As we humans busied ourselves with the details of laying Tina to rest, her herd-mates held a vigil over her body. Tarra was the first to come in from the habitat to visit Tina. Sissy and Winkie, who had been her closest companions, spent the entire night and next day standing quietly over their departed friend.
Visibly distraught, Winkie pushed and prodded Tina as if trying to get her to wake up.
As Tina was being buried, Winkie and Tarra stood at the edge of the grave, unwilling to allow the bulldozer to cover Tina's body with dirt.
Their grief was heartbreaking. Tarra kept grabbing my hand and guiding me towards Tina in a gesture to "go get her". All three girls spent the evening and the next day at the grave. Before they left, Sissy gently placed her beloved tyre on top of Tina's grave like a wreath.
Tina embodied love and compassion, and I feel blessed to have known and loved her. Watching her experience the joys of freedom and friendship was a wonder to behold.
I remember the first time she left the barn and entered the world of trees and vegetation. Using her sore feet like shovels, she gleefully flung mounds of dirt onto her back. She spent hours in the shade of the forest canopy, immersed in nature and savouring her new home. Later, in the barn, she emanated tranquility. As she munched on fresh-cut bamboo stalks, she appeared to be miles away, almost as if she were in a dream.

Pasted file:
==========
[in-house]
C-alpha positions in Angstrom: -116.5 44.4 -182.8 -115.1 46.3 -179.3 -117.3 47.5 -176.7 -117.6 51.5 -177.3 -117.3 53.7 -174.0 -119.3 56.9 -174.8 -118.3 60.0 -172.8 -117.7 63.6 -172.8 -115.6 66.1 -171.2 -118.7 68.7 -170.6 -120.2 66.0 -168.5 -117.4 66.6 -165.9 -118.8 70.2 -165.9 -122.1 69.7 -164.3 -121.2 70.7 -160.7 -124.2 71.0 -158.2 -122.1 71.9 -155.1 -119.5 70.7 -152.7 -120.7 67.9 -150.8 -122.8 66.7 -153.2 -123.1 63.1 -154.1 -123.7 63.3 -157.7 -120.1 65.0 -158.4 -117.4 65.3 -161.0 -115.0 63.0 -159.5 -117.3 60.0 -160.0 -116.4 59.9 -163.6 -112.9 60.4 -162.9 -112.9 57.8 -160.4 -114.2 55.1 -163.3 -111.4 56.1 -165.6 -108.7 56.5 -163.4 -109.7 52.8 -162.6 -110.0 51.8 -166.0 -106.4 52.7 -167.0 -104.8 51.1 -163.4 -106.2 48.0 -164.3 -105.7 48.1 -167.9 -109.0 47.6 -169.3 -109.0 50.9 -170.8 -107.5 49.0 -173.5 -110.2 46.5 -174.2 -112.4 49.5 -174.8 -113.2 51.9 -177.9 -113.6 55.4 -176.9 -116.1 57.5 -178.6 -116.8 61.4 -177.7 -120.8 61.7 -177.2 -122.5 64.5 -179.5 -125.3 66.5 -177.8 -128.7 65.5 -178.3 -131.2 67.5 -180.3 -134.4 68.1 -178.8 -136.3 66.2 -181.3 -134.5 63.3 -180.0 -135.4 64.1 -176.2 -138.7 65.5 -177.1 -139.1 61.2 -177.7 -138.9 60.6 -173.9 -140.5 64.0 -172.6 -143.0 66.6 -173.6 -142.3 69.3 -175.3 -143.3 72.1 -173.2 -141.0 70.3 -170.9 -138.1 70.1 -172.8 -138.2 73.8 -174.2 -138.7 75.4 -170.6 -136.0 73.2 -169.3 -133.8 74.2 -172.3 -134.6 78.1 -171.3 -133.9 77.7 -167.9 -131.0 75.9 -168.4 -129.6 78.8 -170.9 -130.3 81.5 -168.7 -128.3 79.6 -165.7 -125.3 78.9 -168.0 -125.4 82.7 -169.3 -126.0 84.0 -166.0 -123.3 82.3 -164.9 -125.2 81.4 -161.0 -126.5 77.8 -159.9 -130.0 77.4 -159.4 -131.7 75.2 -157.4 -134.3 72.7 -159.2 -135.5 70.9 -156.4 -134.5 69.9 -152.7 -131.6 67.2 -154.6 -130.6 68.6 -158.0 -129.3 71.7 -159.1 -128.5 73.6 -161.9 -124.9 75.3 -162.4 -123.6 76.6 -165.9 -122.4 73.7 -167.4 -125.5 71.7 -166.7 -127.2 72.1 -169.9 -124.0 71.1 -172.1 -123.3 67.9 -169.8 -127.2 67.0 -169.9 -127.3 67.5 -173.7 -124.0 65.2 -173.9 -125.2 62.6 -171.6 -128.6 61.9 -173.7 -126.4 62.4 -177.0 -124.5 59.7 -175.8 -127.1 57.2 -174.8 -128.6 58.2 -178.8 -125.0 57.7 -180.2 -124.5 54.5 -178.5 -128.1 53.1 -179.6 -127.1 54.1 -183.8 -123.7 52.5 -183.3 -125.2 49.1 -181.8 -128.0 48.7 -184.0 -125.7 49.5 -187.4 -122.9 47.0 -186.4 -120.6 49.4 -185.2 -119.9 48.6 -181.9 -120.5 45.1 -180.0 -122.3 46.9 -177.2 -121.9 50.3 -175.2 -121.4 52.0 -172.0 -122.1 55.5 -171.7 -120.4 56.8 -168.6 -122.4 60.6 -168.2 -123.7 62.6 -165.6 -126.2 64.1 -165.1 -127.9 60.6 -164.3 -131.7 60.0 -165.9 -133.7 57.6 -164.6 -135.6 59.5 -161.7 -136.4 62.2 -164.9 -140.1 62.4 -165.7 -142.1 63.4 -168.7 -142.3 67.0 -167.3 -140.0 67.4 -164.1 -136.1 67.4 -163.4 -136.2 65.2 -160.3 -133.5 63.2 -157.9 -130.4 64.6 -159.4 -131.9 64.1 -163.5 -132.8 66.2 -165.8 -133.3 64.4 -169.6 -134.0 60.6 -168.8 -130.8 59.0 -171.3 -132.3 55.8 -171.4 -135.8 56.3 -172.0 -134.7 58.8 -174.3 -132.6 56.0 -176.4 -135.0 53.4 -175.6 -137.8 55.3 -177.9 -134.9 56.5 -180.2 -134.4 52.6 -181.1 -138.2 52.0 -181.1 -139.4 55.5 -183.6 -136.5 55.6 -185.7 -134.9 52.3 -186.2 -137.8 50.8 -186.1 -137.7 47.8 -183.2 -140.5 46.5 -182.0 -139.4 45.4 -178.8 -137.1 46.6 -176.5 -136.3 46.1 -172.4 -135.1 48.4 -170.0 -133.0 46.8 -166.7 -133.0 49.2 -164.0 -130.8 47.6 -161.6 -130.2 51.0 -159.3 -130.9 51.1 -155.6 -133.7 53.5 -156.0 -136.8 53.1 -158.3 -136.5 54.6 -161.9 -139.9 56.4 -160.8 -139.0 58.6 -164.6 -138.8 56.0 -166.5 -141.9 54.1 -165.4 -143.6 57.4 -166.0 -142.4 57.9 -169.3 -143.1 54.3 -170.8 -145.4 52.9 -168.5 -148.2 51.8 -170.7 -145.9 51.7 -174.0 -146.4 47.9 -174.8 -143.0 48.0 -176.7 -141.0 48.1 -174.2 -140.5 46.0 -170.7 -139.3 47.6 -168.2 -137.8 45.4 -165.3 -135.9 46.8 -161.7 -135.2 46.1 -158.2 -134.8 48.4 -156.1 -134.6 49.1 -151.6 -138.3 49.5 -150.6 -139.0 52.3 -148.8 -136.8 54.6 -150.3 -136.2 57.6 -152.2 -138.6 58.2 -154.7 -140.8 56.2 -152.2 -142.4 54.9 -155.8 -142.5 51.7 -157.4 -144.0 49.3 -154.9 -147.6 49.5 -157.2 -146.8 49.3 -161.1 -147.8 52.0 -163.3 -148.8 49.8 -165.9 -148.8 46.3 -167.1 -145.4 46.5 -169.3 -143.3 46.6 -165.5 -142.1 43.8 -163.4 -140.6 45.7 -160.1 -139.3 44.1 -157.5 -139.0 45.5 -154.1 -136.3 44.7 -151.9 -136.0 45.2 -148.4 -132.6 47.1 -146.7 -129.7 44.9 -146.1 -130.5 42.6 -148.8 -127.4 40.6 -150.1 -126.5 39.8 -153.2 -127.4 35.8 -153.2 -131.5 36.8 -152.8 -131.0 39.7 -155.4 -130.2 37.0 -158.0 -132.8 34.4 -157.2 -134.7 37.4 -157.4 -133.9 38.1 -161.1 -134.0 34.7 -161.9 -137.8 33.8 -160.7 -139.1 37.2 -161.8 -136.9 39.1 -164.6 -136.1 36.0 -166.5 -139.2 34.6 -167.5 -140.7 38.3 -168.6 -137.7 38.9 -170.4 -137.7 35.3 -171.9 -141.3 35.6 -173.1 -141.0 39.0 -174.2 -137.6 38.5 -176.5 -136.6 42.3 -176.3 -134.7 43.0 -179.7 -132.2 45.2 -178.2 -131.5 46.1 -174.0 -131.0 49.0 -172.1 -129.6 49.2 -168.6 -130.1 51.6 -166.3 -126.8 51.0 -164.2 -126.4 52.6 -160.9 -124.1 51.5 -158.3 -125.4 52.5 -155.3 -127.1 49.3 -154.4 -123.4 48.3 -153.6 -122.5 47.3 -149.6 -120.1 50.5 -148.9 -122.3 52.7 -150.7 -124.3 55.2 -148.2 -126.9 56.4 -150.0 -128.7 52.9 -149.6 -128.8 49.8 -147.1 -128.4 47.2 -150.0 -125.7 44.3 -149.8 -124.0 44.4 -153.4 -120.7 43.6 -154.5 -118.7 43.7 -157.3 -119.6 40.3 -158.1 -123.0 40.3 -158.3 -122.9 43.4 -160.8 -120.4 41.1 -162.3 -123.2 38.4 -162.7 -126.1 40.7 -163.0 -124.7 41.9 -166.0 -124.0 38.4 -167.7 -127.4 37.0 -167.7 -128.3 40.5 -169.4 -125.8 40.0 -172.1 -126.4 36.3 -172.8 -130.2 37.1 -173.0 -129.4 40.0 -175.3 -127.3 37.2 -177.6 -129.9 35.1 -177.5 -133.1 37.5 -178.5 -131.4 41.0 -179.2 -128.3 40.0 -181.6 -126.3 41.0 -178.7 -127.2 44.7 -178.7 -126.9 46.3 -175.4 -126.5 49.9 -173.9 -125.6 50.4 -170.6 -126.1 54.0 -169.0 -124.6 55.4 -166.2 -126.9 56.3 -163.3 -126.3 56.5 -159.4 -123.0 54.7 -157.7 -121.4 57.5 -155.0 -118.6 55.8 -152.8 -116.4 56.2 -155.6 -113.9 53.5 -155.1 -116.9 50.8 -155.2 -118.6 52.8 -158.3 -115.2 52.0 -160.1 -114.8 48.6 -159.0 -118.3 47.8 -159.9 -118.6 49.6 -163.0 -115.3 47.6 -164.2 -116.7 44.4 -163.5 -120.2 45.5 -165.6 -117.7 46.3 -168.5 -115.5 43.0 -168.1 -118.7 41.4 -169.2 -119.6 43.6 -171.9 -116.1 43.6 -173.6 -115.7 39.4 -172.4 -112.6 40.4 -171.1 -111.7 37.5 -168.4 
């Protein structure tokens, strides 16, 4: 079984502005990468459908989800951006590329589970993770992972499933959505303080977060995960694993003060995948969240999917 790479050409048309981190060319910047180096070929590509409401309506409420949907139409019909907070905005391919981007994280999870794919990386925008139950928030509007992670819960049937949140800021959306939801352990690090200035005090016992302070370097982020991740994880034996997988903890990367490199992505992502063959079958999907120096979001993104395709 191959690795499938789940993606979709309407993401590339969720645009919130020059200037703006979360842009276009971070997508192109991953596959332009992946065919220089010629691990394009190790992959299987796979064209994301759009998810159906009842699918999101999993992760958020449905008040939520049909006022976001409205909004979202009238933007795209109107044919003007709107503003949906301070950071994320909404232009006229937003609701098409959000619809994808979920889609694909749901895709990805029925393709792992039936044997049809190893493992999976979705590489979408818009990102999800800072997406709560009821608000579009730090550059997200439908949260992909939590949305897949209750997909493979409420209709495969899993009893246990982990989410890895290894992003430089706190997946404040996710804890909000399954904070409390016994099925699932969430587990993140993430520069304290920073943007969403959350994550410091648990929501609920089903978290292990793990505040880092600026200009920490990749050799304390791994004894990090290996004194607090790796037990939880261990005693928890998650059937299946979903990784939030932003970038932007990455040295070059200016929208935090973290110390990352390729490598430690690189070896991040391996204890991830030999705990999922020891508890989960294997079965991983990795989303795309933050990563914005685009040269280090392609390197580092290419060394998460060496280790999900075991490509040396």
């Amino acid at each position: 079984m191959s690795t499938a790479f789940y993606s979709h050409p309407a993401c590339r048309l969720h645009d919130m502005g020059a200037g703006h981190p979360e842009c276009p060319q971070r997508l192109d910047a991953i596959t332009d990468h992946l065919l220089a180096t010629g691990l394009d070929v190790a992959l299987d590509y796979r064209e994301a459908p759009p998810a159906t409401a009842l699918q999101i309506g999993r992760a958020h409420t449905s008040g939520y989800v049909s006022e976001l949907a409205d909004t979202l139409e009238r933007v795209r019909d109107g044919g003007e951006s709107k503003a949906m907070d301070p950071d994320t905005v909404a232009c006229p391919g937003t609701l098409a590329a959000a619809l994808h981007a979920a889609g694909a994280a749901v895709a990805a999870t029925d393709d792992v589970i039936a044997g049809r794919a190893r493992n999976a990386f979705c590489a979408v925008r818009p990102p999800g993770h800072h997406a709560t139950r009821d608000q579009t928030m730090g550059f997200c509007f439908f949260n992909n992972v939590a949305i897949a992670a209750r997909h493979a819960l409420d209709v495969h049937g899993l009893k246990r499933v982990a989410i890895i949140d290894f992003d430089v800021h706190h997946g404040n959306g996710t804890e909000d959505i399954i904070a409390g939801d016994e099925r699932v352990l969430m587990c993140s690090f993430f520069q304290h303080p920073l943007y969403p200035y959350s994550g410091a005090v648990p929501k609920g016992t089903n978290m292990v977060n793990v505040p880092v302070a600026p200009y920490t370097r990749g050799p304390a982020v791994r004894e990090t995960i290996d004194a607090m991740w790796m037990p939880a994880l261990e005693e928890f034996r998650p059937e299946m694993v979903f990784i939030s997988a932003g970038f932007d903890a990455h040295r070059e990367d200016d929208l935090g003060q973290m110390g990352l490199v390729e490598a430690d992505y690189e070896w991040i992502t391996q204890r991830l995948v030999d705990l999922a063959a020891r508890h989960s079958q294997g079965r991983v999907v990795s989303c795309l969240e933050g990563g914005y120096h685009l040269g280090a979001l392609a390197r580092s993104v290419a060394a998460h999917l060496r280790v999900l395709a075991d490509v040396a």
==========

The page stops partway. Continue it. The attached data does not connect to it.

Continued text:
Like Tina, Mali - the Manila Zoo's lonely elephant - deserves to know freedom and family. Mali has been in solitary confinement for far too long. Nothing would make Mali happier than spending the remaining 30-plus years of her life as part of a herd.
Mali does have a second chance at life: President Benigno Aquino III has issued a directive stating that Mali's health should be evaluated and that she should be considered for transfer.
People for the Ethical Treatment of Animals (Peta) has offered to bear all associated costs and the burden of moving Mali to a sanctuary in Northern Thailand which specialises in rehabilitating Asian elephants.
The sanctuary can offer Mali everything that the Manila Zoo can't: Acres of land in which to roam, the care of experts and, most importantly, friends to call her own.

Carol Buckley is the founder, president and chief executive officer of Elephant Aid International. She rescues and rehabilitates needy elephants worldwide and provides them with hands-on care and compassion-based training.